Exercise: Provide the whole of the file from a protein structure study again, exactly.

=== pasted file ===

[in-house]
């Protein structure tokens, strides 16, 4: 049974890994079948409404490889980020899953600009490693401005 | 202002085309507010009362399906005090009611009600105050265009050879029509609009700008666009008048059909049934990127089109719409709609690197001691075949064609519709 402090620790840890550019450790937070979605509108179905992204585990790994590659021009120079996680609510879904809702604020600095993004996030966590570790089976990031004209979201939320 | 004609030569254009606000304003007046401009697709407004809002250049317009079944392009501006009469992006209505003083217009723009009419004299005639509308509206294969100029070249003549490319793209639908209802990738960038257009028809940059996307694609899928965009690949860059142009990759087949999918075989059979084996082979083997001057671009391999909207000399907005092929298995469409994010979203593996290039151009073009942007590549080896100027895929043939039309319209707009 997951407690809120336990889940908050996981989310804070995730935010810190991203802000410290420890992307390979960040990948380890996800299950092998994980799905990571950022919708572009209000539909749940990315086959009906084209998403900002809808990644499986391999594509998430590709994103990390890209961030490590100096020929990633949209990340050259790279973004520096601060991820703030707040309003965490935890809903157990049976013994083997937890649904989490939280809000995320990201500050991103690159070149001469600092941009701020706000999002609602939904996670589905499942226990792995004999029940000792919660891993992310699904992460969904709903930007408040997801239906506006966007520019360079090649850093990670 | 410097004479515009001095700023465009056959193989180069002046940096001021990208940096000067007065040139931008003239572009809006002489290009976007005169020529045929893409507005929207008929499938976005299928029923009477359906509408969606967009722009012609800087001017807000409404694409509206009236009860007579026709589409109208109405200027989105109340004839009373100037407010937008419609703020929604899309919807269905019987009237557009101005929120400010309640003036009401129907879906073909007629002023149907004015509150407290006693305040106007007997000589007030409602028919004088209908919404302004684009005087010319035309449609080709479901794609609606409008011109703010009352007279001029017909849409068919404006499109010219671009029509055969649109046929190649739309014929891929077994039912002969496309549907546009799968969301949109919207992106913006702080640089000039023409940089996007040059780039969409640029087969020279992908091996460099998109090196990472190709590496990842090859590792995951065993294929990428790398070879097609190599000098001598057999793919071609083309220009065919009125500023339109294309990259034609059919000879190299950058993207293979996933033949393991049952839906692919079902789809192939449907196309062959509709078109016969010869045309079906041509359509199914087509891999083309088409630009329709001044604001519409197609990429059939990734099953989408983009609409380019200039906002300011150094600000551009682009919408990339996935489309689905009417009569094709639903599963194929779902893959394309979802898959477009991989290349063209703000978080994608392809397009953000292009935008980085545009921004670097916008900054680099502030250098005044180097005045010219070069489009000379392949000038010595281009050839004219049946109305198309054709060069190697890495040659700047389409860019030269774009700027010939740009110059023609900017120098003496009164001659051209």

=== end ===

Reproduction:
[in-house]
């Protein structure tokens, strides 16, 4: 049974890994079948409404490889980020899953600009490693401005 | 202002085309507010009362399906005090009611009600105050265009050879029509609009700008666009008048059909049934990127089109719409709609690197001691075949064609519709 402090620790840890550019450790937070979605509108179905992204585990790994590659021009120079996680609510879904809702604020600095993004996030966590570790089976990031004209979201939320 | 004609030569254009606000304003007046401009697709407004809002250049317009079944392009501006009469992006209505003083217009723009009419004299005639509308509206294969100029070249003549490319793209639908209802990738960038257009028809940059996307694609899928965009690949860059142009990759087949999918075989059979084996082979083997001057671009391999909207000399907005092929298995469409994010979203593996290039151009073009942007590549080896100027895929043939039309319209707009 997951407690809120336990889940908050996981989310804070995730935010810190991203802000410290420890992307390979960040990948380890996800299950092998994980799905990571950022919708572009209000539909749940990315086959009906084209998403900002809808990644499986391999594509998430590709994103990390890209961030490590100096020929990633949209990340050259790279973004520096601060991820703030707040309003965490935890809903157990049976013994083997937890649904989490939280809000995320990201500050991103690159070149001469600092941009701020706000999002609602939904996670589905499942226990792995004999029940000792919660891993992310699904992460969904709903930007408040997801239906506006966007520019360079090649850093990670 | 410097004479515009001095700023465009056959193989180069002046940096001021990208940096000067007065040139931008003239572009809006002489290009976007005169020529045929893409507005929207008929499938976005299928029923009477359906509408969606967009722009012609800087001017807000409404694409509206009236009860007579026709589409109208109405200027989105109340004839009373100037407010937008419609703020929604899309919807269905019987009237557009101005929120400010309640003036009401129907879906073909007629002023149907004015509150407290006693305040106007007997000589007030409602028919004088209908919404302004684009005087010319035309449609080709479901794609609606409008011109703010009352007279001029017909849409068919404006499109010219671009029509055969649109046929190649739309014929891929077994039912002969496309549907546009799968969301949109919207992106913006702080640089000039023409940089996007040059780039969409640029087969020279992908091996460099998109090196990472190709590496990842090859590792995951065993294929990428790398070879097609190599000098001598057999793919071609083309220009065919009125500023339109294309990259034609059919000879190299950058993207293979996933033949393991049952839906692919079902789809192939449907196309062959509709078109016969010869045309079906041509359509199914087509891999083309088409630009329709001044604001519409197609990429059939990734099953989408983009609409380019200039906002300011150094600000551009682009919408990339996935489309689905009417009569094709639903599963194929779902893959394309979802898959477009991989290349063209703000978080994608392809397009953000292009935008980085545009921004670097916008900054680099502030250098005044180097005045010219070069489009000379392949000038010595281009050839004219049946109305198309054709060069190697890495040659700047389409860019030269774009700027010939740009110059023609900017120098003496009164001659051209």